Few studies on the pattern of use of herbal medicines during pregnancy showed that more than 10% of pregnant women reported the use of herbal medicinal products in Finland, Australia, and United States [McLennan et al, 2012; Hemminki et al, 2011; Pastore, 2010; Forster et al, 2016; Nordeng & Havnen, 2014]. To our knowledge, only one study has been carried out in Nigeria to evaluate the use of herbal medicines among pregnant women [Gharoro & Igbafe, 2010]. Despite the fact that knowledge of potential side effects of many herbal medicines in pregnancy is limited [Mabina et al, 2017; Maats & Crowther, 2012; Ernst, 2012; Tsui et al, 2011; Lacroix et al, 2010], and that some herbal products may be teratogenic in human and animal models [Pakrashi & Bhattacharya, 1977; Seely et al, 2018; Dugoua et al, 2018; Goel et al, 2016], data on the extent of women's use of herbal medicines during pregnancy is scanty especially in sub-Sahara Africa, where the legislation for distribution and purchase of herbal medicines is not as stringent as it is for conventional medicines [Adisa & Fakeye, 2016]. The most common herbal remedies consumed by pregnant women globally are ginger (Zingiber officinale), garlic (Allium sativum), green tea (Camellia sinensis), peppermint (Mentha piperita), and fenugreek (Trigonella foenum graecum) [Ernst, 2012]. Studies in Australia and Kenya have shown that those pregnant women who are most likely to use herbal medicines include older and married women with low economic and educational status, nausea, and vomiting severity [Mothupi, 2014; Forster et al, 2016]. While pregnant women have increased use of herbal medicines worldwide, most of them are unaware of the possible side effects and teratogenic effects of some herbal remedies [Mothupi, 2014; Dugoua et al, 2018]. Pregnant and breastfeeding women are especially vulnerable to harmful effects from herbal medicines as the safety profiles and appropriate dosages of most herbal medicines in these groups are not well established [Conover, 2013]. This study aimed at determining the use of herbal medicine among pregnant women in Nigeria vis a vis use of herbal medicines and potential effects of herbal remedies on the foetus.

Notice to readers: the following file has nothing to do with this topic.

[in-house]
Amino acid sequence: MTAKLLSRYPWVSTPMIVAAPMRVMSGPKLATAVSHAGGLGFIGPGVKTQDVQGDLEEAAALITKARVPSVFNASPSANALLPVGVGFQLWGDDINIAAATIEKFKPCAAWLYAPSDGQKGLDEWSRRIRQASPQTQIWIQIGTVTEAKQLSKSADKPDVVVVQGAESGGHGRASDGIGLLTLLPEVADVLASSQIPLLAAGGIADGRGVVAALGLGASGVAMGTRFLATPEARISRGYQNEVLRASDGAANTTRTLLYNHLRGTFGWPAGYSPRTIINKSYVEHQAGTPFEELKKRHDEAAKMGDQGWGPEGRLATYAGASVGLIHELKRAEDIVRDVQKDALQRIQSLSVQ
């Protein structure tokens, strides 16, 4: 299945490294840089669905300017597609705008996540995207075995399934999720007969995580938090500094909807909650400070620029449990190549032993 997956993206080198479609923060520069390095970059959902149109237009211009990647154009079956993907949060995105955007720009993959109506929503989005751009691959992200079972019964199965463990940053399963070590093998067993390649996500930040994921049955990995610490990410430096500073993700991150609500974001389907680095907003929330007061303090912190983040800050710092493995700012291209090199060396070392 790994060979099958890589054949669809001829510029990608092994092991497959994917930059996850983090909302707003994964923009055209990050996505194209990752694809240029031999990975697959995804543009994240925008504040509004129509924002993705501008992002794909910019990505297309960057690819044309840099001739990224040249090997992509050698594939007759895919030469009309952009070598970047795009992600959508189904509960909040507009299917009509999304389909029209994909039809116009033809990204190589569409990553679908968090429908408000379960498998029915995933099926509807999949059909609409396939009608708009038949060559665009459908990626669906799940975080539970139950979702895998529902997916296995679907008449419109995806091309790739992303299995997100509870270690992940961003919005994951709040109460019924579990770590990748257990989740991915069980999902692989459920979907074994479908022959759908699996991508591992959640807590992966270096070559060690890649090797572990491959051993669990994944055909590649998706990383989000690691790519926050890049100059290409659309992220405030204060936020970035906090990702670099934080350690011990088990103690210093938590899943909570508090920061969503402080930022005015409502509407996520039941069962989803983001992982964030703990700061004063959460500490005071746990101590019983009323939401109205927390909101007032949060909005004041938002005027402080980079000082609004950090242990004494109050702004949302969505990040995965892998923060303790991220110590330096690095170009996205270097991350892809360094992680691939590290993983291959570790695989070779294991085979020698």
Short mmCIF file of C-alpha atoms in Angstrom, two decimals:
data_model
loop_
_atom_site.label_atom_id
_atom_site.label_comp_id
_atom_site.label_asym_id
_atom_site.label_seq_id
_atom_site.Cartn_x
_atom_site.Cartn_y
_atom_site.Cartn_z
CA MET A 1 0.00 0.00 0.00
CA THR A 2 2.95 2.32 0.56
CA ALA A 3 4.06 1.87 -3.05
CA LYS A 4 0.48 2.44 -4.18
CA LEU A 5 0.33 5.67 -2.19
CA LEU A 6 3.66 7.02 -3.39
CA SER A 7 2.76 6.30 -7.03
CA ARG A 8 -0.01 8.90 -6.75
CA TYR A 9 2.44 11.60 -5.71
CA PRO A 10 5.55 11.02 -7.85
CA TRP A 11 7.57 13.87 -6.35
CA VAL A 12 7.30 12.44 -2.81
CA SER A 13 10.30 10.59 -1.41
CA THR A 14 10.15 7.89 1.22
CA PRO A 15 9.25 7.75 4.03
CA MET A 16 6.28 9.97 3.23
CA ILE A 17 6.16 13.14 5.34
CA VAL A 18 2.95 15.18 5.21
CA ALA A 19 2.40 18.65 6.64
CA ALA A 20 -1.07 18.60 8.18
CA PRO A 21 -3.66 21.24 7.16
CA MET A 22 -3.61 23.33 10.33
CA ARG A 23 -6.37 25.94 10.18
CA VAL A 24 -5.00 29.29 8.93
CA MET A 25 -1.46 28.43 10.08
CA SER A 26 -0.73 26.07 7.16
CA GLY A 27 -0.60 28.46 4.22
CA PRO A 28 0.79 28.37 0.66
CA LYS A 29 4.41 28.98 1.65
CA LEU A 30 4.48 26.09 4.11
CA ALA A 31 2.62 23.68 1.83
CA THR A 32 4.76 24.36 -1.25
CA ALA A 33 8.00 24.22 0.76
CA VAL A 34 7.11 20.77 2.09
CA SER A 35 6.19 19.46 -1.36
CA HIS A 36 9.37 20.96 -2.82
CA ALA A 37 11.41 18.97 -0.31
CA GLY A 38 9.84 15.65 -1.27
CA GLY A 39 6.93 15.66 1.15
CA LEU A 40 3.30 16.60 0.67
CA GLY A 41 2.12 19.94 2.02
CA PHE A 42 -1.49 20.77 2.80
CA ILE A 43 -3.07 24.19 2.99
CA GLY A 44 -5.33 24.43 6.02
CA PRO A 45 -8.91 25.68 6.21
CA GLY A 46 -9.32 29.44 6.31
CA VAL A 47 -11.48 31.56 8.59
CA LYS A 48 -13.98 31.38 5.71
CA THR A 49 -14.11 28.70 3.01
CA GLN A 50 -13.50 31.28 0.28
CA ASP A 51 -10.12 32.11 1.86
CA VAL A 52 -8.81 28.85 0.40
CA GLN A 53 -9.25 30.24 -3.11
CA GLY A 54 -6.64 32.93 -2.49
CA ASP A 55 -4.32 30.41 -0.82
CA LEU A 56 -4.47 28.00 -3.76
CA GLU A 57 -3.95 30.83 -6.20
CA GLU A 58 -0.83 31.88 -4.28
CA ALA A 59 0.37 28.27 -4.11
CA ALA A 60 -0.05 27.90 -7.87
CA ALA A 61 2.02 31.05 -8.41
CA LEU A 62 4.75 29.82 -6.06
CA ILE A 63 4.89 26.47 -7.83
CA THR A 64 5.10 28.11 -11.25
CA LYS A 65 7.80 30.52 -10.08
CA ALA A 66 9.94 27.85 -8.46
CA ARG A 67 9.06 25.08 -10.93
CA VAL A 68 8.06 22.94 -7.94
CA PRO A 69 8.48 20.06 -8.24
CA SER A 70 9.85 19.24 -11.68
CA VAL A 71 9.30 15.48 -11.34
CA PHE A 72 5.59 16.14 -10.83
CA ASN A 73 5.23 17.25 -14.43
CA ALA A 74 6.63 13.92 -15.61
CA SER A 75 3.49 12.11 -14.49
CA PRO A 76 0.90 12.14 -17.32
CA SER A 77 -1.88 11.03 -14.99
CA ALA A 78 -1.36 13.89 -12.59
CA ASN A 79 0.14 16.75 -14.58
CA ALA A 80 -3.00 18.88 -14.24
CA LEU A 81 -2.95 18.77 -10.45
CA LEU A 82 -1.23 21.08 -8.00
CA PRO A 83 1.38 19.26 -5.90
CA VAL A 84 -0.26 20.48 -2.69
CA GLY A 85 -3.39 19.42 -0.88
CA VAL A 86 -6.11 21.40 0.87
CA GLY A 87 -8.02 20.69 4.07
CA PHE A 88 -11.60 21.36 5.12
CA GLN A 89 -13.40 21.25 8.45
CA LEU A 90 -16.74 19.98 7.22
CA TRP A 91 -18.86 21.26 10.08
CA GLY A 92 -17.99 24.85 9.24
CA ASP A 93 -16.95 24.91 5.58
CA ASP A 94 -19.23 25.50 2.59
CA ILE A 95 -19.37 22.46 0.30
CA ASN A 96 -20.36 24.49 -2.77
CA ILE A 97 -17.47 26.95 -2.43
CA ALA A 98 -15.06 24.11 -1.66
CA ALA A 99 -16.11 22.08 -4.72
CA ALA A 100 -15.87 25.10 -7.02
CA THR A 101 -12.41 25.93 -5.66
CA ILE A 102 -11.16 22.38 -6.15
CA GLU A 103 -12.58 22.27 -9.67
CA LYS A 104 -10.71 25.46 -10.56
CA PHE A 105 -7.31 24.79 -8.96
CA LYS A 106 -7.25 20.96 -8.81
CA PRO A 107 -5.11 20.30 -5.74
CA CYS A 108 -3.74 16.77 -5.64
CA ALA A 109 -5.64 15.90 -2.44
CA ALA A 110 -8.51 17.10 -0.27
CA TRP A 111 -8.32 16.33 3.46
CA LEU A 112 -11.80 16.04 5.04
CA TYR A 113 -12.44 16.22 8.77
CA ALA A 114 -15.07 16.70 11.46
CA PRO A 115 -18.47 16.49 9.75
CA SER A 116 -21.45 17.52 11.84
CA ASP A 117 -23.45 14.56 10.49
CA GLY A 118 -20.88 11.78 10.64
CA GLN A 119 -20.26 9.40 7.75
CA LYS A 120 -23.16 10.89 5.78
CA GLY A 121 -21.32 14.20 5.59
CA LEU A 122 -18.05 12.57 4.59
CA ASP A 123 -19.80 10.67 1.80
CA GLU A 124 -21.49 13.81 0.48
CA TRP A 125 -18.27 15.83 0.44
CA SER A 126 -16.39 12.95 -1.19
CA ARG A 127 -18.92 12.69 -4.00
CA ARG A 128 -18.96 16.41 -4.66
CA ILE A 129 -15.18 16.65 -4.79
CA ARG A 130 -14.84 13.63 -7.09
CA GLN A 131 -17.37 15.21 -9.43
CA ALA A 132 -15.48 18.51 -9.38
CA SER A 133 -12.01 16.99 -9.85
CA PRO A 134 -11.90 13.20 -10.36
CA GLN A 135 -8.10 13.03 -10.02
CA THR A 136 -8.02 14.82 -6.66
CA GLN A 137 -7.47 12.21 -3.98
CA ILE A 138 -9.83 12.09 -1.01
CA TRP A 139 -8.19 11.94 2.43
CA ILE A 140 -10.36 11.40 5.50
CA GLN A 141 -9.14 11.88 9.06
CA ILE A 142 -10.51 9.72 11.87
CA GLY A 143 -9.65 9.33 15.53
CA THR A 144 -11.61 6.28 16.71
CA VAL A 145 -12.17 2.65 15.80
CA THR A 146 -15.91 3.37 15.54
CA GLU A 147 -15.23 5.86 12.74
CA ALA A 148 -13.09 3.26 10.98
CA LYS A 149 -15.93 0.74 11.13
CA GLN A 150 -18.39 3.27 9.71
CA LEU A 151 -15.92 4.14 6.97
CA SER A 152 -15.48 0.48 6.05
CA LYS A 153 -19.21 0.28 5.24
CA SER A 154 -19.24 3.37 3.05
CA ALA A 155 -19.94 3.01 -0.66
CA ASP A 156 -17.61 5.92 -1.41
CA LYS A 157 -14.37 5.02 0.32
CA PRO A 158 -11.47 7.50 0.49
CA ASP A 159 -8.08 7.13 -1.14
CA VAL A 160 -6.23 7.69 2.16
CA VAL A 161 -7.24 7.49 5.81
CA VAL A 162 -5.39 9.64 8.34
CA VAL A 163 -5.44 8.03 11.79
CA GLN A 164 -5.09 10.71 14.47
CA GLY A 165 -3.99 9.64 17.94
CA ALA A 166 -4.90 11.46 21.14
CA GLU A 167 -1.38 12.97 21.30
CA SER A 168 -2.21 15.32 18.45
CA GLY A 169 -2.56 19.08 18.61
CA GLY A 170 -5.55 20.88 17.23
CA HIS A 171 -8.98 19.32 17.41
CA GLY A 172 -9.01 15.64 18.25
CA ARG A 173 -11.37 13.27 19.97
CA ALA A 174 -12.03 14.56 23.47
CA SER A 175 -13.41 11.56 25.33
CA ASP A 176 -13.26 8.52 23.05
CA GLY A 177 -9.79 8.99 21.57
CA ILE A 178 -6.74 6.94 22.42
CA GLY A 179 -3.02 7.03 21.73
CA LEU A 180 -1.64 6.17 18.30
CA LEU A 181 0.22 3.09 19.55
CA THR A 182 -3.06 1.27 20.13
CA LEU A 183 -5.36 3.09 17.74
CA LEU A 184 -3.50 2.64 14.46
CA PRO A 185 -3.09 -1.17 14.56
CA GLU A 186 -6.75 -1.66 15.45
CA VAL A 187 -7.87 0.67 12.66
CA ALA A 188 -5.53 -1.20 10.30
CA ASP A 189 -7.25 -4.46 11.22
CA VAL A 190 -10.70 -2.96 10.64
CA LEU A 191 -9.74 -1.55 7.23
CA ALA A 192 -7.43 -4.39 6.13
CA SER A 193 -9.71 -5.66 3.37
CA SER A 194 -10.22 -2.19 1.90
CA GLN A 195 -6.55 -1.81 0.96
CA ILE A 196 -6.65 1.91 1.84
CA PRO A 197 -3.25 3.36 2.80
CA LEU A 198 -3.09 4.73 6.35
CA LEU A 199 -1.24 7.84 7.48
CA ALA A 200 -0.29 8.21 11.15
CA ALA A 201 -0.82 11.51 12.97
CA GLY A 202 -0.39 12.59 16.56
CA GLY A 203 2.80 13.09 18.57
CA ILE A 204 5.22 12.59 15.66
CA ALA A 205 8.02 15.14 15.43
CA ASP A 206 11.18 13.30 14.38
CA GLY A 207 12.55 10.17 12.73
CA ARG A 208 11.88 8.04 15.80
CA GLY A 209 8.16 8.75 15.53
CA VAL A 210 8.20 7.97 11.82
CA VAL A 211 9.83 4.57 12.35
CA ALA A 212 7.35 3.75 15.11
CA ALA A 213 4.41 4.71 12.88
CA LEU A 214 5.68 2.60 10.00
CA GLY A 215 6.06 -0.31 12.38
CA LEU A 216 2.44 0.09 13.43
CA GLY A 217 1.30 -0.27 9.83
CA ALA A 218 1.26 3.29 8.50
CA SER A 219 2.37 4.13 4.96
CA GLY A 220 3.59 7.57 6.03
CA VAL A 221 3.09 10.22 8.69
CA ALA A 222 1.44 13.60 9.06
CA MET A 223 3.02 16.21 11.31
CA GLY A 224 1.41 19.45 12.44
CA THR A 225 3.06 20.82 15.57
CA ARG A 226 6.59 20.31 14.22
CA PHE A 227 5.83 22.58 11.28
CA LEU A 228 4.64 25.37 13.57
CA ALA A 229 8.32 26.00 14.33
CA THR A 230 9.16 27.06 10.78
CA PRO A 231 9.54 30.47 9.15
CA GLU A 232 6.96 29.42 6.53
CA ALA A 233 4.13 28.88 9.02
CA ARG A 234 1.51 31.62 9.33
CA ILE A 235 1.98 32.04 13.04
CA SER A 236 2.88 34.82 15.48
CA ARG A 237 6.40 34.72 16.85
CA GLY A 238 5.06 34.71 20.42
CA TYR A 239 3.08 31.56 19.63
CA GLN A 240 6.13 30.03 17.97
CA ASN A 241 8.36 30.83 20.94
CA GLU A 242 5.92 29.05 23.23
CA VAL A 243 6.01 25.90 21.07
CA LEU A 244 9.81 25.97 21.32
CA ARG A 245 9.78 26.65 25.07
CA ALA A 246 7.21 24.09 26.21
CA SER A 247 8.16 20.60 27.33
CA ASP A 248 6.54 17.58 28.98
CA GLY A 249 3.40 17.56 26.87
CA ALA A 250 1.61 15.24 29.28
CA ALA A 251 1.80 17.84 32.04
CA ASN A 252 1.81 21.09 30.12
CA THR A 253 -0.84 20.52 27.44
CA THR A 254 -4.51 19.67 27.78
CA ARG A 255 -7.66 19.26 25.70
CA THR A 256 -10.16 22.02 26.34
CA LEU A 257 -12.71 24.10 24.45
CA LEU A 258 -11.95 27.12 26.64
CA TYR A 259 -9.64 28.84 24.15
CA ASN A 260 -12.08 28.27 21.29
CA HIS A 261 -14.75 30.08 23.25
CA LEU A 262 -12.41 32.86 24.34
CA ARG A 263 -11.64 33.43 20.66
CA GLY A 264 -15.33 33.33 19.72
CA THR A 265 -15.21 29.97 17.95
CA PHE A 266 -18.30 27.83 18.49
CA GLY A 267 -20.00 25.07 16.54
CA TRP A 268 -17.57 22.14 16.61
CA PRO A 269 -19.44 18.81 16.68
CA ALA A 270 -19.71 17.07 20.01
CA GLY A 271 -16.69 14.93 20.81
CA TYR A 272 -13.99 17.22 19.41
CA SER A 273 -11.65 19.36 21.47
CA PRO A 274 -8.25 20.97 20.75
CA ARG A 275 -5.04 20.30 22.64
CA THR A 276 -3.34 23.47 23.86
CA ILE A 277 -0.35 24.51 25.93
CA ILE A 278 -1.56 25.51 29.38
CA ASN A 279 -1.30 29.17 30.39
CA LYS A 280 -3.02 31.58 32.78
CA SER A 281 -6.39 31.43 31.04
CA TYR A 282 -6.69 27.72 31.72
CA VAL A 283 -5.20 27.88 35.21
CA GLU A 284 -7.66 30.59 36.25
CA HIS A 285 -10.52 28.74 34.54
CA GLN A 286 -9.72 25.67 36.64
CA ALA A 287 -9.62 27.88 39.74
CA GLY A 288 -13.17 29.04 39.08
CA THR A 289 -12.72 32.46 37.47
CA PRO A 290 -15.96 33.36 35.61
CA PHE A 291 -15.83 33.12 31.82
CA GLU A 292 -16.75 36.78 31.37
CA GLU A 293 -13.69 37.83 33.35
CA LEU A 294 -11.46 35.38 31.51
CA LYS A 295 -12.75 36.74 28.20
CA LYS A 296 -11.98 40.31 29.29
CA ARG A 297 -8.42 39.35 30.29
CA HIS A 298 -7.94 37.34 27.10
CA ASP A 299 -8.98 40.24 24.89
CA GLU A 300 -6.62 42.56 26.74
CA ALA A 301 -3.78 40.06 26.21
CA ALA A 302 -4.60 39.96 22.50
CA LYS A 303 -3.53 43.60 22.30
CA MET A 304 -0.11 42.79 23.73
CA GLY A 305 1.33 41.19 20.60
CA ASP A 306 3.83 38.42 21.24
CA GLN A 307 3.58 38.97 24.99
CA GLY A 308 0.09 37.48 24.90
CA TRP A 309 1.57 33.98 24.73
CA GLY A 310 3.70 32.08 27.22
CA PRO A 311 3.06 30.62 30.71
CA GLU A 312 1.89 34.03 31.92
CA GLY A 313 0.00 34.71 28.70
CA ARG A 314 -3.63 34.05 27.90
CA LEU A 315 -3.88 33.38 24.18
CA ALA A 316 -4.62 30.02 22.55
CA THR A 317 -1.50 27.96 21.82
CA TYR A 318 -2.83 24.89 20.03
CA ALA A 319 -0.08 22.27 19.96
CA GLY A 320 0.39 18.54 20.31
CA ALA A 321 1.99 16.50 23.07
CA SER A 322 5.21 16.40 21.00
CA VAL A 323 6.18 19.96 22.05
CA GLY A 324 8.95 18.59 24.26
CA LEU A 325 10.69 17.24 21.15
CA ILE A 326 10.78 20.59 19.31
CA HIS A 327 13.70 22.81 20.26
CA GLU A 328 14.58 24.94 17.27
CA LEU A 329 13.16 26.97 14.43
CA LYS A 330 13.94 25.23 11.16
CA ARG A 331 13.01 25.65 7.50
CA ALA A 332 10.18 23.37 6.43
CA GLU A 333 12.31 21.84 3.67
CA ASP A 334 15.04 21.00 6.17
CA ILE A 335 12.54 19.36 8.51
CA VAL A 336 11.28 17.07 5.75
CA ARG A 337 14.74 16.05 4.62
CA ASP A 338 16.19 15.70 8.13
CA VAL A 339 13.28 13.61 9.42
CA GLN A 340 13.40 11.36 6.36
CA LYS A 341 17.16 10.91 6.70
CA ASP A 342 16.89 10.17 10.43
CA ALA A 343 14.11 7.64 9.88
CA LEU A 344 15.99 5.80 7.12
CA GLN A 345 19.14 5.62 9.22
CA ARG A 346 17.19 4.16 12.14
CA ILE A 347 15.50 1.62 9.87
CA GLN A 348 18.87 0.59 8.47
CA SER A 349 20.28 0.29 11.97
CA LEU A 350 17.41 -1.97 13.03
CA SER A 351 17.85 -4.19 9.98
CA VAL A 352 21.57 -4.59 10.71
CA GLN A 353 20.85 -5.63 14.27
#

1.2 STATEMENT OF THE PROBLEM
In a setting like Nigeria where there is strong perception and widespread utilization of herbal preparations, it becomes imperative to investigate its use in pregnancy due to the effects it could have on the unborn child and the mother. Moreover, the need for nurses to have a reliable empirical data on the perception and utilization of herbal remedy in pregnancy is becoming extremely important for effective educational interventions. This will promote safe motherhood and reduce maternal and infant mortality resulting from misuse of herbs. Even though studies conducted across the six geo-political zones revealed strong perception of herbal remedy and high consumption rate among the Nigerian populace [Bamidele et al, 2011; Elujoba et al, 2015], few research evidences exist on its use during pregnancy.